Philly’s Secret Gardens

This is adapted from my article in the April 2009 issue of Garden Design magazine.


THE GREENING of Philadelphia goes back to 1683, when founder William Penn modeled its four park-like squares (still there!) on those of Europe’s “green countrie townes.” The whole Greater Philadelphia region is a temperate-zone Eden, with fabled public gardens like Longwood and Chanticleer. But you don’t have to stray far from the brick and cobblestone streets of Center City, abloom in April with pear and cherry blossoms, to grasp the city’s three-century-old garden obsession and see how it’s playing out in the hip Philly of today.


  • Step into the 18th century on the corner of 4th and Walnut, where a Colonial-style formal garden is artfully re-created next door to Dolley Madison’s former abode. It’s a tidy little gem, with boxwood parterres, a miniature orchard, and a handsome vine-covered pergola.
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  • Drive 15 minutes south of the city to stroll the riverfront grounds of Bartram’s Garden, home of early botanist John Bartram. All elements of an authentic Colonial garden are there, including a kitchen garden near the eccentric 1728 house, below. Heirloom daffs and rare ‘broken’ tulips, scattered among silverbell trees, horse chestnuts, and bottlebrush buckeyes, bloom in profusion this month, along with native flame azaleas.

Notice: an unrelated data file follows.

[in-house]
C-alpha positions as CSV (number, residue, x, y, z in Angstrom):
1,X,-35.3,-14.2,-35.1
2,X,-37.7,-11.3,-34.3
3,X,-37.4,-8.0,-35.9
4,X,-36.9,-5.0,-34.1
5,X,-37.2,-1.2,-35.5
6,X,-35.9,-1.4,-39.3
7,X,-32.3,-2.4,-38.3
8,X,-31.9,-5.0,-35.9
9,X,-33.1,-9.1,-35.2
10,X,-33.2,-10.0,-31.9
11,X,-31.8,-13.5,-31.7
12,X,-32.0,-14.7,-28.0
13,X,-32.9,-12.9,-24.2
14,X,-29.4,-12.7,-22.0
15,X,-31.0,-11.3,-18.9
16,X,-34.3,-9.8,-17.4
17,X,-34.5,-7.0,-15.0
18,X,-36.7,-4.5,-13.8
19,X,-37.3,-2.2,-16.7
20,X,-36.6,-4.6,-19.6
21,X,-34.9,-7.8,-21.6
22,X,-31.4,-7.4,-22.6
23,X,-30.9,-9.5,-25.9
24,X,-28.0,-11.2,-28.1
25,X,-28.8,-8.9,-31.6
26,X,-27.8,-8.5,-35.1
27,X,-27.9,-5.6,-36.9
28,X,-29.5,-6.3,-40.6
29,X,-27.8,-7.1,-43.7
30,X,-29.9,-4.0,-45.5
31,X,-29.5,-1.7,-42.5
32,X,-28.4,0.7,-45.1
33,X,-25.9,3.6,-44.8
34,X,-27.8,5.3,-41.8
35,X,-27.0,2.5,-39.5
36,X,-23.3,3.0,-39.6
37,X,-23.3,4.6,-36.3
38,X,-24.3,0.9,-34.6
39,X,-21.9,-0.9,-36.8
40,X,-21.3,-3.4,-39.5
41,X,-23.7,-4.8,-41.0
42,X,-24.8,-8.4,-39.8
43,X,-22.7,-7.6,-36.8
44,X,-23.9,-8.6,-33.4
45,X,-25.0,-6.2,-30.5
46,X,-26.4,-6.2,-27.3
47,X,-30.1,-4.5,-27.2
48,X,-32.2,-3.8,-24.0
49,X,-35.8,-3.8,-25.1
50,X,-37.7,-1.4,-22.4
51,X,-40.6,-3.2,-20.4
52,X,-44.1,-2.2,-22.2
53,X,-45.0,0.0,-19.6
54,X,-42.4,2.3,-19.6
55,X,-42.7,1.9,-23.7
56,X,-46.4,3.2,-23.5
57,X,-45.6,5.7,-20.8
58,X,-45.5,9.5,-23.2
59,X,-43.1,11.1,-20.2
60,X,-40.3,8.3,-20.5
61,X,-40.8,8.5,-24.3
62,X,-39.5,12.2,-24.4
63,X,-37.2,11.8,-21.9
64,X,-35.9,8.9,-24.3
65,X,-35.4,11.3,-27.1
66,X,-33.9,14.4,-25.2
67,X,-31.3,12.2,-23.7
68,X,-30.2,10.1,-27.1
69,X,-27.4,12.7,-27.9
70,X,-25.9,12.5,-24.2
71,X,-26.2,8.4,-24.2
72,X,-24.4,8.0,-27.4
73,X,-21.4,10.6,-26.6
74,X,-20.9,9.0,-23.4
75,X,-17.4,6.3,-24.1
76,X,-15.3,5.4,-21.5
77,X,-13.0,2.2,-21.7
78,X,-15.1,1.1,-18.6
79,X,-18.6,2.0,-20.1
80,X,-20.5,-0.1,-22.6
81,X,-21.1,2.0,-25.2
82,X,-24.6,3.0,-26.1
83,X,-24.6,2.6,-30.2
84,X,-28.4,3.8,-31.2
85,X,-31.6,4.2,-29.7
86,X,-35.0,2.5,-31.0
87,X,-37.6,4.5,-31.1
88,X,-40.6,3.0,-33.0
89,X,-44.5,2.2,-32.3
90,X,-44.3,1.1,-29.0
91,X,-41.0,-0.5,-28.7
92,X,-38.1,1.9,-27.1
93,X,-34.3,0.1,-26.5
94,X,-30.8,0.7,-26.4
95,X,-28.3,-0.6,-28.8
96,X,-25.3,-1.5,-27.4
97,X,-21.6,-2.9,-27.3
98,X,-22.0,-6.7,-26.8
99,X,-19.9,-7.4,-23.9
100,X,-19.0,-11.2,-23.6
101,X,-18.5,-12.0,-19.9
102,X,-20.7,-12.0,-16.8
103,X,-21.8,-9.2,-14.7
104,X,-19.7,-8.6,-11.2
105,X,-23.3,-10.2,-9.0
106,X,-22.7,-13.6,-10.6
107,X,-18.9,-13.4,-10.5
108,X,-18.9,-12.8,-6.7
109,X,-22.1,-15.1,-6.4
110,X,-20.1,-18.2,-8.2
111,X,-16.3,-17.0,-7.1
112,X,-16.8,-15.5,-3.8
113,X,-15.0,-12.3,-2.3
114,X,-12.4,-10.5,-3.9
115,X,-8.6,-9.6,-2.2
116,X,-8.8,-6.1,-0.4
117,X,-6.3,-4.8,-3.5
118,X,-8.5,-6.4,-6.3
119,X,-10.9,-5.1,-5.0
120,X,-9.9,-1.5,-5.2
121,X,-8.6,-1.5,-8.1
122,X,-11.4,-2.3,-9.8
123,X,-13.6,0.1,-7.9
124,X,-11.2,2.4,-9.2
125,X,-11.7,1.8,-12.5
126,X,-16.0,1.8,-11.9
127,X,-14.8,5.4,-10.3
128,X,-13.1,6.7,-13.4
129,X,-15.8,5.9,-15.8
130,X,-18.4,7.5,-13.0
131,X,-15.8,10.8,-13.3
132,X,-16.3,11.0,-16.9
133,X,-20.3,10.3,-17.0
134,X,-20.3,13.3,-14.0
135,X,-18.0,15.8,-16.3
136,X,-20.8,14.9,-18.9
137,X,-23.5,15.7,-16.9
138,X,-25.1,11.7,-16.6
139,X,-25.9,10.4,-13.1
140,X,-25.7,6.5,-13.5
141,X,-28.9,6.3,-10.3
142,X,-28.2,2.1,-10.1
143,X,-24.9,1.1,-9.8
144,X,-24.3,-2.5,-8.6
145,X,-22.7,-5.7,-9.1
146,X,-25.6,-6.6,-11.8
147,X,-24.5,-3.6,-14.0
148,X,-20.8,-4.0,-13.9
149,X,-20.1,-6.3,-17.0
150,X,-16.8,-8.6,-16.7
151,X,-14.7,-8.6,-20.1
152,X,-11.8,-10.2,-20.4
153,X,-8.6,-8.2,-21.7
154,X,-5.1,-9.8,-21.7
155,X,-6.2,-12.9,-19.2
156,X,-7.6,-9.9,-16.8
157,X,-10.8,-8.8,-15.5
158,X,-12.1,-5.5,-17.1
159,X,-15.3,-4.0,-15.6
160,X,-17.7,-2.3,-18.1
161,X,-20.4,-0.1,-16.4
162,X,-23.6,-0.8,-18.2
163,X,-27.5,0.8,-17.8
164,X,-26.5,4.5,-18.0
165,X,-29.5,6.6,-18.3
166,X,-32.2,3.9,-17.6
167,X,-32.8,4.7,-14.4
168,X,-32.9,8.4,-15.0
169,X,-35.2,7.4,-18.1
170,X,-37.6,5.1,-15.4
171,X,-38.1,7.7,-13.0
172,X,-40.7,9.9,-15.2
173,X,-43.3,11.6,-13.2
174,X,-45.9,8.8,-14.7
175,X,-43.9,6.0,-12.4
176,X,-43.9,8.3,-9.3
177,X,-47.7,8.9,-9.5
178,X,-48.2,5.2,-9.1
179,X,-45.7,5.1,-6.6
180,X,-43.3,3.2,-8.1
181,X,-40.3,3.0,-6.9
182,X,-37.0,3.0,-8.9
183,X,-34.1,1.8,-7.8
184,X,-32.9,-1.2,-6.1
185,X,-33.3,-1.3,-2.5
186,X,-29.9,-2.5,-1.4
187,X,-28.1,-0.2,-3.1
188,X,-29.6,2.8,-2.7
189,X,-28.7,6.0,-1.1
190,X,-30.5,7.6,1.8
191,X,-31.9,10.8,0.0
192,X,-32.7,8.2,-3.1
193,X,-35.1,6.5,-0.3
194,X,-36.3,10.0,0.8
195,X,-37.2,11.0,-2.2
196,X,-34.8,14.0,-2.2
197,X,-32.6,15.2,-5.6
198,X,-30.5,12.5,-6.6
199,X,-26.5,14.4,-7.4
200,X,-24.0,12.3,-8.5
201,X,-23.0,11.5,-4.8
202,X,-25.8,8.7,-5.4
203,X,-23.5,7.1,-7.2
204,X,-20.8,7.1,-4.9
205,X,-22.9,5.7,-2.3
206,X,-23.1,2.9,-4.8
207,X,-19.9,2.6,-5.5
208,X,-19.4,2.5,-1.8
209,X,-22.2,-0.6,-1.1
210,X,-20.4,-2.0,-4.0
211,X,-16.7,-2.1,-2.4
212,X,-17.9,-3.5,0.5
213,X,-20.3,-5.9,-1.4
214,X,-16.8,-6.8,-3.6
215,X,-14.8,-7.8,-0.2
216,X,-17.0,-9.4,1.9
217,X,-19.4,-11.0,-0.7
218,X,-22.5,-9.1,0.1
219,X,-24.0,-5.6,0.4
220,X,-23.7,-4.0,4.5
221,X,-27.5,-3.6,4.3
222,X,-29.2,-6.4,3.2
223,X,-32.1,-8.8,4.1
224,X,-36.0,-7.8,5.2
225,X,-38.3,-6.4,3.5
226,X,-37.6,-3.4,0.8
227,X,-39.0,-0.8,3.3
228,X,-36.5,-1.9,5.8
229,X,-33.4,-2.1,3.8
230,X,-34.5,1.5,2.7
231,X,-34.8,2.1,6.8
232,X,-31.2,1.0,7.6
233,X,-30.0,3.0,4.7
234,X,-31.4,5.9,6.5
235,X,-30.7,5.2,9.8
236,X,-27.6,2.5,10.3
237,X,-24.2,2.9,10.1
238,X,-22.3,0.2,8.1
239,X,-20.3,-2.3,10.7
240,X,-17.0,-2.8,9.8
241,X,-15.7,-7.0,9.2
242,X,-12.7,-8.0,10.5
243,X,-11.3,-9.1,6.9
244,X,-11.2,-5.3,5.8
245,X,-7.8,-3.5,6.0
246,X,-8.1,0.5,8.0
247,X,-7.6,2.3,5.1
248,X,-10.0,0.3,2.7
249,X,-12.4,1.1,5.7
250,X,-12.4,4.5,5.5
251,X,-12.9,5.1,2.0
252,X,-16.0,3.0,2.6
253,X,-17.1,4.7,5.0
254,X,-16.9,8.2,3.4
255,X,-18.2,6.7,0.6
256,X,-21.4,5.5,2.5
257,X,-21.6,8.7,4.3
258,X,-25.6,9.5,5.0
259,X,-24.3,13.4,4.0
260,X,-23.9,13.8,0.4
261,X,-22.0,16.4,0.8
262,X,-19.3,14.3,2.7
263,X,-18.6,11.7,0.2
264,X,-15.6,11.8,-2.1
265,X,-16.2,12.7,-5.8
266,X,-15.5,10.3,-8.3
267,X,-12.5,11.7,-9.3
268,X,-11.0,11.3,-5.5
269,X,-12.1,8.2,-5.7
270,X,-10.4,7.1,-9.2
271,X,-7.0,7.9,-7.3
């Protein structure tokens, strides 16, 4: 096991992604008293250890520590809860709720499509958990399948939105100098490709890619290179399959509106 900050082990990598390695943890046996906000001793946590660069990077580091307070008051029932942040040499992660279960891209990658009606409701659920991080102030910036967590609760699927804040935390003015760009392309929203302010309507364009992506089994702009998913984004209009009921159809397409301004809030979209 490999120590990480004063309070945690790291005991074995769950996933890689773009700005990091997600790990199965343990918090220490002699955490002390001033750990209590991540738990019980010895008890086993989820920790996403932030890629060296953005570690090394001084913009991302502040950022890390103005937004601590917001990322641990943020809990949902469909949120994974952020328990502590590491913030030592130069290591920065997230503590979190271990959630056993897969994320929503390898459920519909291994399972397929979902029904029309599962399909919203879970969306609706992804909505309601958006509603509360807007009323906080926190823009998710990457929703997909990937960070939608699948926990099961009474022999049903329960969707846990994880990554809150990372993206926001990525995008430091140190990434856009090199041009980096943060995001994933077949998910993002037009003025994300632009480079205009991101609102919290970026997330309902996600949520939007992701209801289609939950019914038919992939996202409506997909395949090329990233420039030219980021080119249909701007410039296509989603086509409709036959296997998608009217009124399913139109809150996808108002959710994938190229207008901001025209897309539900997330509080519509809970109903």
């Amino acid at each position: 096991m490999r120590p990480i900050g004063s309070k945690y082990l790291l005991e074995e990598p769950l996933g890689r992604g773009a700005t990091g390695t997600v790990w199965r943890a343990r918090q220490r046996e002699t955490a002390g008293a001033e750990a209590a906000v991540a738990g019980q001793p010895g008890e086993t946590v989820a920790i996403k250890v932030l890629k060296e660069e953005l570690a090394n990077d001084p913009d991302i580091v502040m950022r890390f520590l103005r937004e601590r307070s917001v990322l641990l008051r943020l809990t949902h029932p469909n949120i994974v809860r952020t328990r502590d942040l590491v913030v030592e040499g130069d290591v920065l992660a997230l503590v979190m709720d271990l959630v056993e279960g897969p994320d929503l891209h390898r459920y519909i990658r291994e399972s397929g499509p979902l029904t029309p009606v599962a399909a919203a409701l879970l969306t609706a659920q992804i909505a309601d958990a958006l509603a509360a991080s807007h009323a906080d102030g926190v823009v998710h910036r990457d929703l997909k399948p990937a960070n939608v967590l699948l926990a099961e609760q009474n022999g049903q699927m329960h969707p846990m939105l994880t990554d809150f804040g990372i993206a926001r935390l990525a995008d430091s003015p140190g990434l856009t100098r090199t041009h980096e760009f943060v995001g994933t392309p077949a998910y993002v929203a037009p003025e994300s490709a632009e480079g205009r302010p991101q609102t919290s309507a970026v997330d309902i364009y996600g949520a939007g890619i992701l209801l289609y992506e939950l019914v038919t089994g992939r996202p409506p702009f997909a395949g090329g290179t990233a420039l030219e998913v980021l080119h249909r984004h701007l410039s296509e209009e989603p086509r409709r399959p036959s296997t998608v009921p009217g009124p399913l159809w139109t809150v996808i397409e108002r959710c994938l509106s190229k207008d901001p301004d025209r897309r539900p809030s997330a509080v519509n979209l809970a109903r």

• Then check in to the 15-room Revolutionary-era Morris House Hotel, where breakfast is served in a tangerine-colored library and afternoon tea in front of a fireplace (that’s the courtyard, below).
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  • West of the Schuylkill River, hundreds of cherry trees make Fairmount Park a fantasia of pink from mid-March through early April (the painting below is from the Japan America Society of Greater Philadelphia website, which has a map of the best viewing spots).


  • Take tea among cloud-pruned evergreens, a koi-filled pond, perfectly placed boulders, and concrete pagodas at Shofuso,below, the Japanese house and garden built in 1957 to evoke the late 16th/early 17th century.


    • From March 30-April 18, see organic sculpture take shape at the 92-acre Morris Arboretum, where pdoughertyhutrenowned artist Patrick Dougherty, working with locally gathered sticks and no pre-conceptions, will weave a large-scale, site-specific creation likely to resemble a whimsical fairy-tale dwelling (see an example of his work at right).



    • The city’s rep for vanguard culture is growing. Tour the hydroponic growing houses at Greensgrow, an urban farm and nursery in the up-and-coming Kensington section, and pick up some unusual container plants and hard-to-find heirloom vegetable starters.


    • In the uber-hip Northern Liberties neighborhood, choose from hundreds of gorgeous cement urns and planters made from antique molds, below, arrayed under enormous skylights at City Planter.


    • Indulge in chocolate-chip pancakes at the Morning Glory Diner in Bella Vista, just south of Center City, and be wowed by the eye-popping window boxes( 215 413 3999).